Wednesday, October 15, 2014

I Hate This Lecture

My seven-year-old neighbor looked at me.

"I told my mom I was on a diet," she said matter-of-factly.

I looked back at her. "Are you?" I asked, not really wanting to hear the answer. "Why would you be on a diet?"

"No, not really," she grinned, showing the gap in her mouth where her two front teeth are coming in. "You'd be on a diet to be more healthy." Then the corners of her mouth lowered just a bit, and her voice was a bit softer, almost conspiratorial.

"AB says she's fat, too."

Too? As in also?

I focused on my daughter, who was sitting quietly, probably hoping this tidbit wouldn't come up.

"Well, I am," she stated. Simply. Directly. Without any elaboration. Just "I am fat". The End.

"AB," I began, but she had already tuned me out. She knows whats coming, the same mantra I have repeated in her ear since she could remember. But I kept talking anyway, turning toward my sweet neighbor, who is missing her front teeth, who throws her head back and laughs with abandon, who loves to play babies and pretend and dollhouse, who spends so much time in my house that I've grown to love her. How can two kids--one who is missing her front teeth and one who just learned how to shave--even be worried about being fat? How is this a conversation I'm having right now?

I knew I couldn't just leave it, but at the same time, would anything I say make a difference to them? When these parenting moments come up, I often find myself at a loss, wishing I knew the right words to say, wishing I was a better example, wishing I could make a difference in one afternoon.

"I'm going to tell you the same thing I tell AB all the time," I began.

AB groaned. "I hate this lecture," she sighed. But I know she needs to hear it. I know it's her job to groan when I talk like this, and I know it's my job to ignore the objections. She needs to hear what I have to say. I also know I have no idea, really, what I'm about to say. The words aren't there. Because I know in the back of my mind that I am just like them. A grown-up version of a little girl who thinks she's fat, who compares herself to the Cosmo she sees while she's standing in the grocery store check-out line, who secretly wishes she was different but tries to put on a brave face because she writes a blog about it and shouldn't she know better? But as much as I write about it and talk about it and even know about it, all the make-up tricks and the lighting and the team of professionals who swoop down and spend hours making someone look picture-perfect, and then the team of professionals that spend hours making that picture-perfect person look picture-perfect after the picture has been taken--all of that makes no difference to me when I catch a glimpse of myself in the mirror at the Halloween costume store, no make-up on, dark circles and holey jeans and hair that won't behave. And I wonder to myself why I don't look like Megan Fox, who surely looks phenomenal when she walks into the dismally-lit Halloween costume store.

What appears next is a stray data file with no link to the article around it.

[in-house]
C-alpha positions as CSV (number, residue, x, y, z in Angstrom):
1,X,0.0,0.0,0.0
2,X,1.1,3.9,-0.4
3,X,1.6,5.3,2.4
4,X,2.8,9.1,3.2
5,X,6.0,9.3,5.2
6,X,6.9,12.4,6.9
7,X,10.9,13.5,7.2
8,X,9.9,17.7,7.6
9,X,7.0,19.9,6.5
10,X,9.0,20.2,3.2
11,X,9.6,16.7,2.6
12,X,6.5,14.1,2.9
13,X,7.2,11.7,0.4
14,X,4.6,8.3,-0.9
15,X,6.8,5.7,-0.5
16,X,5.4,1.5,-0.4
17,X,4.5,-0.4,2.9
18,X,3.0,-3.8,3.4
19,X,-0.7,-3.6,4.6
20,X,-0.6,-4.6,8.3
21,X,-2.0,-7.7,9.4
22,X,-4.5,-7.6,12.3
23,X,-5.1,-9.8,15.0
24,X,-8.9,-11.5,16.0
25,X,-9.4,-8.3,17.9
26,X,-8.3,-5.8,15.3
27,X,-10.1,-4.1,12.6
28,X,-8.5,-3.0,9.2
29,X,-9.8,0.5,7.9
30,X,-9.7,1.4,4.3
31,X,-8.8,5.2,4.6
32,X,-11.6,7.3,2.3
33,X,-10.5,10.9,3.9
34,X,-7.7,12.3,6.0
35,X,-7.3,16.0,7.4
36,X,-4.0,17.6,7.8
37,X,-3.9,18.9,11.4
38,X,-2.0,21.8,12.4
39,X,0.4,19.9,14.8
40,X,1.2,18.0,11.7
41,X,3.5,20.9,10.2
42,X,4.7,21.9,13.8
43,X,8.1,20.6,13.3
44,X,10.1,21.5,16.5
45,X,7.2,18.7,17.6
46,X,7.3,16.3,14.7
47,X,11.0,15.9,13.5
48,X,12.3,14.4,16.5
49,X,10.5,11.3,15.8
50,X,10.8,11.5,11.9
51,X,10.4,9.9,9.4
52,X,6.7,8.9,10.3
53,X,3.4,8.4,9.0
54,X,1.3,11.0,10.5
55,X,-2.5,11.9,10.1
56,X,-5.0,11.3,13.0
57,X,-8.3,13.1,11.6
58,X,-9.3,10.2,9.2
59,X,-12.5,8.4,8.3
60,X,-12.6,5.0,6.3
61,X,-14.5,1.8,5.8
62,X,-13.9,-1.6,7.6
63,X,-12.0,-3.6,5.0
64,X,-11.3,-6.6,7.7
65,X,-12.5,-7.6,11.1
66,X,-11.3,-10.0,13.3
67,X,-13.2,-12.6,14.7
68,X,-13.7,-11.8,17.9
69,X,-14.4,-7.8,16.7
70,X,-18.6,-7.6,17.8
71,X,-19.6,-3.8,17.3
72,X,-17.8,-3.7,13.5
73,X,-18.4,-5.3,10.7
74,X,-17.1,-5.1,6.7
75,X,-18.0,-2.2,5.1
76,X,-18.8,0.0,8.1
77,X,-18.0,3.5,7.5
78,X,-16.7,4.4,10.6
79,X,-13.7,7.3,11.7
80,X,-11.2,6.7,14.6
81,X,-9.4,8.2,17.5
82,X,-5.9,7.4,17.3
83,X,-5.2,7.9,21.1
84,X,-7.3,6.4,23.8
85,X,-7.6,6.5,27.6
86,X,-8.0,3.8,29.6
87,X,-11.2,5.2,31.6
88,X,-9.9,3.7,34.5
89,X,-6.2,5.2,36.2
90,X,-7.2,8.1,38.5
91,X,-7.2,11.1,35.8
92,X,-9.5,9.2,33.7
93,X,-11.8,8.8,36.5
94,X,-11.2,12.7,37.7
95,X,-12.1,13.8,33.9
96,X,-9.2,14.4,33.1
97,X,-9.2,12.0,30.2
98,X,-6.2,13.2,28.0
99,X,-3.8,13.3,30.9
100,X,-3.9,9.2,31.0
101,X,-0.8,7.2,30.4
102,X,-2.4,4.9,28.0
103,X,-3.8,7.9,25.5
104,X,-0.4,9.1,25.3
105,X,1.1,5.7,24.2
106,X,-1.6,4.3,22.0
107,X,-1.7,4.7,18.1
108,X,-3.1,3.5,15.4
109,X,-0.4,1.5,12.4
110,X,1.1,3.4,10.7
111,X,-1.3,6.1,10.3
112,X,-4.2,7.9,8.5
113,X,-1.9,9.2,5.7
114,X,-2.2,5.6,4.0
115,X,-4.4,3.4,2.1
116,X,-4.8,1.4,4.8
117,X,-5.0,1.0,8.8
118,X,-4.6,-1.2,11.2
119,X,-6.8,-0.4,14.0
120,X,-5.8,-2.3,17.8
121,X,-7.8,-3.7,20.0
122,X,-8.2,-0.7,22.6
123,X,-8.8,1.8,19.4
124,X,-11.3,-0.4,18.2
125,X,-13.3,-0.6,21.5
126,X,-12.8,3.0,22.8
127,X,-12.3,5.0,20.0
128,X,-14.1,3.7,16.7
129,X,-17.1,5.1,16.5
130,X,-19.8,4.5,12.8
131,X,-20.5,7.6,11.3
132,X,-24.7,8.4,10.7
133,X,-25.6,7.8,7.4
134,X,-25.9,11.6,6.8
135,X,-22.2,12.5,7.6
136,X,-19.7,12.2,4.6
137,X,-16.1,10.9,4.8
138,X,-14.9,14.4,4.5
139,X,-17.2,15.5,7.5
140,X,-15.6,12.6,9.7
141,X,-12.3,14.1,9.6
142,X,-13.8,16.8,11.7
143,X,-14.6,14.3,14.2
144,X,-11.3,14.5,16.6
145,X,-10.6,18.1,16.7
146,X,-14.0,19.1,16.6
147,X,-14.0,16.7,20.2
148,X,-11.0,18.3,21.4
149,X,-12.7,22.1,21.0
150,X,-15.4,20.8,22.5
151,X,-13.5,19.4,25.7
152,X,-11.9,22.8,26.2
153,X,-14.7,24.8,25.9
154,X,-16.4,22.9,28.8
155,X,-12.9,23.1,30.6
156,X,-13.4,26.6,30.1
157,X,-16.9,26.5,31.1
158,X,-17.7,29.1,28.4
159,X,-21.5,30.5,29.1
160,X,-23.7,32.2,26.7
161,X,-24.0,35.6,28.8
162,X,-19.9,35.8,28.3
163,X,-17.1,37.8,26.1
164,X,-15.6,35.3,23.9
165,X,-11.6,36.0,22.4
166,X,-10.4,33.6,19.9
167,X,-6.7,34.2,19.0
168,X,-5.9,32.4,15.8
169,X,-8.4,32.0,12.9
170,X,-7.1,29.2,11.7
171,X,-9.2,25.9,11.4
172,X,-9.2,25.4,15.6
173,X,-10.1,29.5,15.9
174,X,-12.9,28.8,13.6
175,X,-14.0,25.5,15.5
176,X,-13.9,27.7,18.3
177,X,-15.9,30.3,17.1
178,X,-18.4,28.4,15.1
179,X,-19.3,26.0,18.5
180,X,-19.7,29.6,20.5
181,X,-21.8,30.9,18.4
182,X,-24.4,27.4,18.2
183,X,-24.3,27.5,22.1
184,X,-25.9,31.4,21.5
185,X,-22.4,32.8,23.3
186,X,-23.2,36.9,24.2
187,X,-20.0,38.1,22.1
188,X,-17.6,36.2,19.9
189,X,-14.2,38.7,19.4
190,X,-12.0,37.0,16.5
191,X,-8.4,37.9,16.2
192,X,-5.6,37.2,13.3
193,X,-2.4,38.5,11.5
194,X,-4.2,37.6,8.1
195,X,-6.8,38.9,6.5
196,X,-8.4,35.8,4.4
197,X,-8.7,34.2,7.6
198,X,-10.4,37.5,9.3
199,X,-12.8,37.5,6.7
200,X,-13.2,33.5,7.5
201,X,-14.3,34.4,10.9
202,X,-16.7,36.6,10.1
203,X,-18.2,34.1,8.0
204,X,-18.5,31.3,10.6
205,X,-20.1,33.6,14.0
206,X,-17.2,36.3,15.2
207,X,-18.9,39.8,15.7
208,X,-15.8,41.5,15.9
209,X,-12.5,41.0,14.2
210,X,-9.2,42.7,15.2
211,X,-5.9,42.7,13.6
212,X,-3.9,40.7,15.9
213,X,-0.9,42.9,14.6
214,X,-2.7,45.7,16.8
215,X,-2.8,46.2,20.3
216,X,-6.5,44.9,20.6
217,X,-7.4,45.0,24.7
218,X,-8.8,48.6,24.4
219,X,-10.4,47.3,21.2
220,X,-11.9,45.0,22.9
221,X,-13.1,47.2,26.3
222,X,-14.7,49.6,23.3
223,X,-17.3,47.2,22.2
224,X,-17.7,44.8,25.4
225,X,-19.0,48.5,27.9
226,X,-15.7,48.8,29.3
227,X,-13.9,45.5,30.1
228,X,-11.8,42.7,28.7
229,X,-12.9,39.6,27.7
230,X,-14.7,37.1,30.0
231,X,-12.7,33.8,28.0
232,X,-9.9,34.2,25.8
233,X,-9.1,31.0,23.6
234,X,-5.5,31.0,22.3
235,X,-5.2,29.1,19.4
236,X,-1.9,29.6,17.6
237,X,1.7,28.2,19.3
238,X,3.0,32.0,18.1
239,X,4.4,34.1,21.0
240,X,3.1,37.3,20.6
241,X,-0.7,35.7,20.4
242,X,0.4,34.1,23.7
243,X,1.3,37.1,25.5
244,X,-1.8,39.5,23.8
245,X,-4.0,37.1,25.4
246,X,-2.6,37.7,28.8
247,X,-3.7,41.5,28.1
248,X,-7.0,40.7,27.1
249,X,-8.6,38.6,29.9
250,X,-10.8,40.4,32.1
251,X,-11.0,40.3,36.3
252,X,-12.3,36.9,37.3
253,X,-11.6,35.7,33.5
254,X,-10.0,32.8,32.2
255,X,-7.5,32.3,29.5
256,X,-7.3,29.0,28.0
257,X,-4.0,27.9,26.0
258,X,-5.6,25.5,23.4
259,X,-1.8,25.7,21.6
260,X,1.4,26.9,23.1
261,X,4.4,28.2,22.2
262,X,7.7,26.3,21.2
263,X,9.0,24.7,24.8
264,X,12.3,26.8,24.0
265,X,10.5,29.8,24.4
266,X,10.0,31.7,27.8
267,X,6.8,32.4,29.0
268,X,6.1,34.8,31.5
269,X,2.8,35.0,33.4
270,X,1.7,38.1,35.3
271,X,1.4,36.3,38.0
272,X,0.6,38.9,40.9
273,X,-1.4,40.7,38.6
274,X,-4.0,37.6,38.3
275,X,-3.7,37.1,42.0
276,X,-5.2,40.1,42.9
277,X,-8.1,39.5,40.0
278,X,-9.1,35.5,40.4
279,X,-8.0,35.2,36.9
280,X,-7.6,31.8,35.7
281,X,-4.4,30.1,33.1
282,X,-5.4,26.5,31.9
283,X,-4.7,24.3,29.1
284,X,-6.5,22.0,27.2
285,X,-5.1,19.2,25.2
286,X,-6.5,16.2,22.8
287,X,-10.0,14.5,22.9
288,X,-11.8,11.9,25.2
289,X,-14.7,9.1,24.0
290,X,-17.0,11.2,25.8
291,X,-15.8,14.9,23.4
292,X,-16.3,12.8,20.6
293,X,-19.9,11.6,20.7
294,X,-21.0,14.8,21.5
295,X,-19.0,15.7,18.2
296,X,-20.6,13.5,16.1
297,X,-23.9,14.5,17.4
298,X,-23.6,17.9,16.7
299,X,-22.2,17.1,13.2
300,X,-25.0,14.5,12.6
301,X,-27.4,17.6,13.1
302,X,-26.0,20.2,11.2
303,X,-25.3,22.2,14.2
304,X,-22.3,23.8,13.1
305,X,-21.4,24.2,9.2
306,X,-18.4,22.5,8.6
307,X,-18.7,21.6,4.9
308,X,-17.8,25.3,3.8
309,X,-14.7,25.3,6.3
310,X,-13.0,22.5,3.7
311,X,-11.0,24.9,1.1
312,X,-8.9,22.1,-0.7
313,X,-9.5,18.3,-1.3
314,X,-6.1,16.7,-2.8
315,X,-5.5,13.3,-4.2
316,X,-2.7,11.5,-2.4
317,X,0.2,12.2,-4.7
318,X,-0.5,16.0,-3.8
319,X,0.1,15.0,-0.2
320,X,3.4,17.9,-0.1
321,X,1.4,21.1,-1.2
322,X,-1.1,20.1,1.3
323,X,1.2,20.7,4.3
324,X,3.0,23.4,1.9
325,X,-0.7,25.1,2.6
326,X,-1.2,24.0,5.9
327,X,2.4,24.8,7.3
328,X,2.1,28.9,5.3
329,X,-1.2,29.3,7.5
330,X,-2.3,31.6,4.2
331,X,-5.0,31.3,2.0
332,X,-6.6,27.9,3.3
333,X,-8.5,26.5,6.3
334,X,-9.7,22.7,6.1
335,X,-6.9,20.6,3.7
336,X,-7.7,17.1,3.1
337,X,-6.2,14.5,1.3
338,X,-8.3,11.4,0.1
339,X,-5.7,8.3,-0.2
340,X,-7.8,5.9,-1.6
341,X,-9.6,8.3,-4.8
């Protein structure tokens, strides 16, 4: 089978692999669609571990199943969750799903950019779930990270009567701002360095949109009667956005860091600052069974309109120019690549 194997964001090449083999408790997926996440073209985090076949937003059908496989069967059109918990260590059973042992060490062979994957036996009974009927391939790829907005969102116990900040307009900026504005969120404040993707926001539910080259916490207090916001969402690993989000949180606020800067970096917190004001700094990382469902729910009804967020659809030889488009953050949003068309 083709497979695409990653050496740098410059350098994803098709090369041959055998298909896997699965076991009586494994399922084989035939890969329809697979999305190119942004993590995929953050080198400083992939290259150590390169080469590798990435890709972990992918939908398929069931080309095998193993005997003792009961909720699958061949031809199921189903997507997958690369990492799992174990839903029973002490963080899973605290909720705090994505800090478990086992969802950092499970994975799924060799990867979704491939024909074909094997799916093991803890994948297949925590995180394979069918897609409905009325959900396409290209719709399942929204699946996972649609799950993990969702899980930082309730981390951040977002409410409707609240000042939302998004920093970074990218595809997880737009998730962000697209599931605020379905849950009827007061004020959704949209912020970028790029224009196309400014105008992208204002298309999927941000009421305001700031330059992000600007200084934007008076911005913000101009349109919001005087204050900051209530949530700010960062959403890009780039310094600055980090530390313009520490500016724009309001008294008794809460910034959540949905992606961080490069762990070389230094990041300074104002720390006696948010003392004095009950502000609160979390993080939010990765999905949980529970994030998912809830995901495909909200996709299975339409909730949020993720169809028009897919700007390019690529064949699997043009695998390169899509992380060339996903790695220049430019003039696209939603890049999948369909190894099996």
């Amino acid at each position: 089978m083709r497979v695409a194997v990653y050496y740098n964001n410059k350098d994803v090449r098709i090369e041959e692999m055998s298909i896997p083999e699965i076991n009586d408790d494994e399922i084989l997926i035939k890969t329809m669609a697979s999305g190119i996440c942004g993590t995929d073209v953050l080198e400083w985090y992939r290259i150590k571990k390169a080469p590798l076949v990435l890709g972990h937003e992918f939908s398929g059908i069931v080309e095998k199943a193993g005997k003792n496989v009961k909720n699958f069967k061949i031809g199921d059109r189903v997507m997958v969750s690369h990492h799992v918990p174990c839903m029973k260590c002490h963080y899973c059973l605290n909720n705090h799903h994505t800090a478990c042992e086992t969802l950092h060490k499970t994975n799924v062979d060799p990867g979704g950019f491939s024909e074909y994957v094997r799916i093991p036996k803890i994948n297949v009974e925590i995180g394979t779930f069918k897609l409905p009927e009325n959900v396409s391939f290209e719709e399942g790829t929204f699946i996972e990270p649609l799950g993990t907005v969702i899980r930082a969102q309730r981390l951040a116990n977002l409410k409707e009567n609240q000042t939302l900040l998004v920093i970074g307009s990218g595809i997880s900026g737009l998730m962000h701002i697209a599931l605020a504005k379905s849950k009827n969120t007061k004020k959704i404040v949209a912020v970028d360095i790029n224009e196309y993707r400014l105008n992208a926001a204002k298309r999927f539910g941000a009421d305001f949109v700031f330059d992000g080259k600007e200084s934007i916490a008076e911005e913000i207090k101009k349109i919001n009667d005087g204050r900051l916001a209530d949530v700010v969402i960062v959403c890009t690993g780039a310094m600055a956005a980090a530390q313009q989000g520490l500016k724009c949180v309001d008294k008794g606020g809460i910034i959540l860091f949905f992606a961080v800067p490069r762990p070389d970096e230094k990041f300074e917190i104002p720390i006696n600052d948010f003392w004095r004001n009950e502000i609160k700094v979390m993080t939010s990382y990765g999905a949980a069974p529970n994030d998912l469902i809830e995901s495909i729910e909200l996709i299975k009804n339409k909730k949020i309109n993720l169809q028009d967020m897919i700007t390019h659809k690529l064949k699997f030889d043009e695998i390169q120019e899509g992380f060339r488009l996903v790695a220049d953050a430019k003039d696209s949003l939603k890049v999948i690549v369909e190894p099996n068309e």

How can this person possibly give any good advice to the seven-year-old and the eleven-year-old who are looking at me, the girl-posing-as-an-adult, the one who supposed to have answers, not issues?

Their faces were expectant. The next generation of girls, needing answers, needing words to grow on, not empty promises of the next big age-defying, fat-busting miracle from a messed-up society that counts beauty as a thing to be measured, a box to fold oneself into.

Friends with boys often tell me they are so glad they don't have girls, and sometimes I agree. Most boys aren't coming home and saying that they think they are fat. But moms of boys have to be just as careful, because we want those to boys to have realistic expectations of girls. Girls who walk into Halloween stores not looking like Megan Fox, but like themselves, with no make-up and holey jeans and hair that won't behave.


That's who I was looking at in the mirror. Myself. Me. Wild hair and dark circles and all. Not Megan Fox. As beautiful as she is, I am not her, and conversely, as beautiful as I am, she is not me. From somewhere deep within my soul a courage arises, a need to accept myself and see the beauty in myself instead of focusing on all the flaws. A reminder not to chastise myself but give myself some love, because beating myself up over the way I look turns me into the worst kind of bully, and it only serves one purpose: to make me feel bad.

I turned toward the girls. "Would you ever call someone else, like a friend, fat?" I asked.

The seven-year-old's eyes were wide. "No!"

"Then you shouldn't be that mean to yourself, either. You were made beautiful, in your own unique way, and you are you, and there is no other you on this entire planet."

I didn't get to finish, because they were sliding out of their chairs, giggling and eating popcorn, grabbing homework and paper. A signal that this conversation was ov-er.

Instead of calling them back so I could finish my thoughts, I let them go. Maybe I had said all that needed to be said at the time, maybe that was okay. It certainly wasn't profound and I don't know if they felt enlightened, but in some way, maybe simplicity is profound.

Don't be mean to yourself. Accept yourself for who you are, as beautiful in your own unique way inside and out. There is no other you on this entire planet.

You can never be replaced.

Dear insecurity:

This is the part where I say I don't want ya
I'm stronger than I was before
This is the part where I break free...
{ariana grande, break free}

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